JOINT BASE LEWIS-McChord, Wash. - In a medical emergency, the first few minutes of care can be the difference between life and death. The Washington National Guard's Counter Drug Program gave local first responders and Guard members new tools to assess this crucial time.
The Counter Drug Program put on a tactical medicine course, attended by law, fire and emergency department personnel and Guard members from the 1st Squadron, 303rd Cavalry Regiment preparing to deploy.
The course helps first responders respond to and care for patients in a civilian tactical environment. The focus is on the primary interventions for the leading causes of preventable death. Using a mix of classroom presentation and hands-on skills practice, attendees learn to provide basic life-sustaining treatments in a hostile environment.
"This course has been a great refresher for me," said Patrol Officer Elijah Allman, a former Army medic who works for the Tacoma Police Department. "I think the most beneficial part of this course has been the point of injury training, especially for law enforcement, since often we are the first responders on the scene."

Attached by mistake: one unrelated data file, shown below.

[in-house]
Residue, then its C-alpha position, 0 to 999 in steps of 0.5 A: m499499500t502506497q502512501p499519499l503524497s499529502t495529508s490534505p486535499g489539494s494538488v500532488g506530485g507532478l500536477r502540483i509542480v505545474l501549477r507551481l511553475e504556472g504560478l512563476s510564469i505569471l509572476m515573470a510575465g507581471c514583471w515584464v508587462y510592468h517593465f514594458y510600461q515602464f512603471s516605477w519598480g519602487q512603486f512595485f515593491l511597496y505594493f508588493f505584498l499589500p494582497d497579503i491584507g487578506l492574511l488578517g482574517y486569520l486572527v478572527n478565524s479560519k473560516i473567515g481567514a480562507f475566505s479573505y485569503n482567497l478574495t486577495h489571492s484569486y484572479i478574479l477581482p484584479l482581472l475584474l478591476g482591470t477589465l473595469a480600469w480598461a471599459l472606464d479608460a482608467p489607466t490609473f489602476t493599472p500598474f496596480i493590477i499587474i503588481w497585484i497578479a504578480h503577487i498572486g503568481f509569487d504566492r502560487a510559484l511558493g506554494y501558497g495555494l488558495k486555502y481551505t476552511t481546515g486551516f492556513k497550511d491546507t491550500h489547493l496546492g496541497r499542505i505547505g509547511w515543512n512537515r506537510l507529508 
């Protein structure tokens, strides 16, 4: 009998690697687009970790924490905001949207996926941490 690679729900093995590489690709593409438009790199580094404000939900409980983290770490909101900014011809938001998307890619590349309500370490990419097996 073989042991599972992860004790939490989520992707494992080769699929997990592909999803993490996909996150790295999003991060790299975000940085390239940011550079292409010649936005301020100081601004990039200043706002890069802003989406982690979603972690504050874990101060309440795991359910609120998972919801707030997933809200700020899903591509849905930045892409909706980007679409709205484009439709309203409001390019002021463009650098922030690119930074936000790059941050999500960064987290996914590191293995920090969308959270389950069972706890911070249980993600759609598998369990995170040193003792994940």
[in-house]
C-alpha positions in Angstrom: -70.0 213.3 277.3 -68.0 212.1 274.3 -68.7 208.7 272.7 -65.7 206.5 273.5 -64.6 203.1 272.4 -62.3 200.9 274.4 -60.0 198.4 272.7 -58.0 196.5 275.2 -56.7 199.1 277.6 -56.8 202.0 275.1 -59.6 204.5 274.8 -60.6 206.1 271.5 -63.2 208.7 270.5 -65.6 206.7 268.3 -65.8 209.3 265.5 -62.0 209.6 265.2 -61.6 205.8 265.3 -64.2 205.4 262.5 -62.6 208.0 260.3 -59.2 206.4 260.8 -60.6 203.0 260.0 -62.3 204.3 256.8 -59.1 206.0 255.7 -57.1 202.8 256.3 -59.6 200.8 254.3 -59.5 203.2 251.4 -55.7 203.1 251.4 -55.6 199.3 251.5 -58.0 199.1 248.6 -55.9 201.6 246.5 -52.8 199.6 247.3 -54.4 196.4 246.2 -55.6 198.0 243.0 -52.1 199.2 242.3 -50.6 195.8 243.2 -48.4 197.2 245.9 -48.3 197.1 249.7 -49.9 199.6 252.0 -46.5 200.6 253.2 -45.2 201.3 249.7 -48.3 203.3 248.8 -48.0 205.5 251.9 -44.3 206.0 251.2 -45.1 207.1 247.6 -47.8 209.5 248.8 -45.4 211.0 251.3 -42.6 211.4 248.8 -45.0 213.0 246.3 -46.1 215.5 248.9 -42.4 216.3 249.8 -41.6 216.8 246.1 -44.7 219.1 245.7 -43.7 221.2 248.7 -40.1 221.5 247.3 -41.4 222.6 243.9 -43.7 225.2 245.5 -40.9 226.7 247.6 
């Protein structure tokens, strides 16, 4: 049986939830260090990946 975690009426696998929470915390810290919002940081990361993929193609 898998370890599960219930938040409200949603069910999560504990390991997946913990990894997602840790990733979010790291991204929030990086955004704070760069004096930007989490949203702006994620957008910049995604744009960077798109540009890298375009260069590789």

Leveraging overseas and domestic military experiences, instructors illustrate and convey lessons learned in hostile situations.
"The local law, fire and emergency departments have adopted a program called Tactical Emergency Casualty Care, and it is very similar to what we teach in Tactical Combat Casualty Care courses," said Sgt. 1st Class Thomas Keating, an instructor with the Western Regional Counterdrug Training Center. "We've adapted the TCCC course to meet the needs of our first responder students."
The program sets its course dates on a website and uses established relationships with high-intensity drug trafficking areas and their training coordinators to fill the seats. Many attendees are referred by previous students.
"I'm glad my counterparts from other agencies sent me the email for this course," said Allman. "I'll be spreading that awareness through my department as well. Every law enforcement officer should go through this form of training."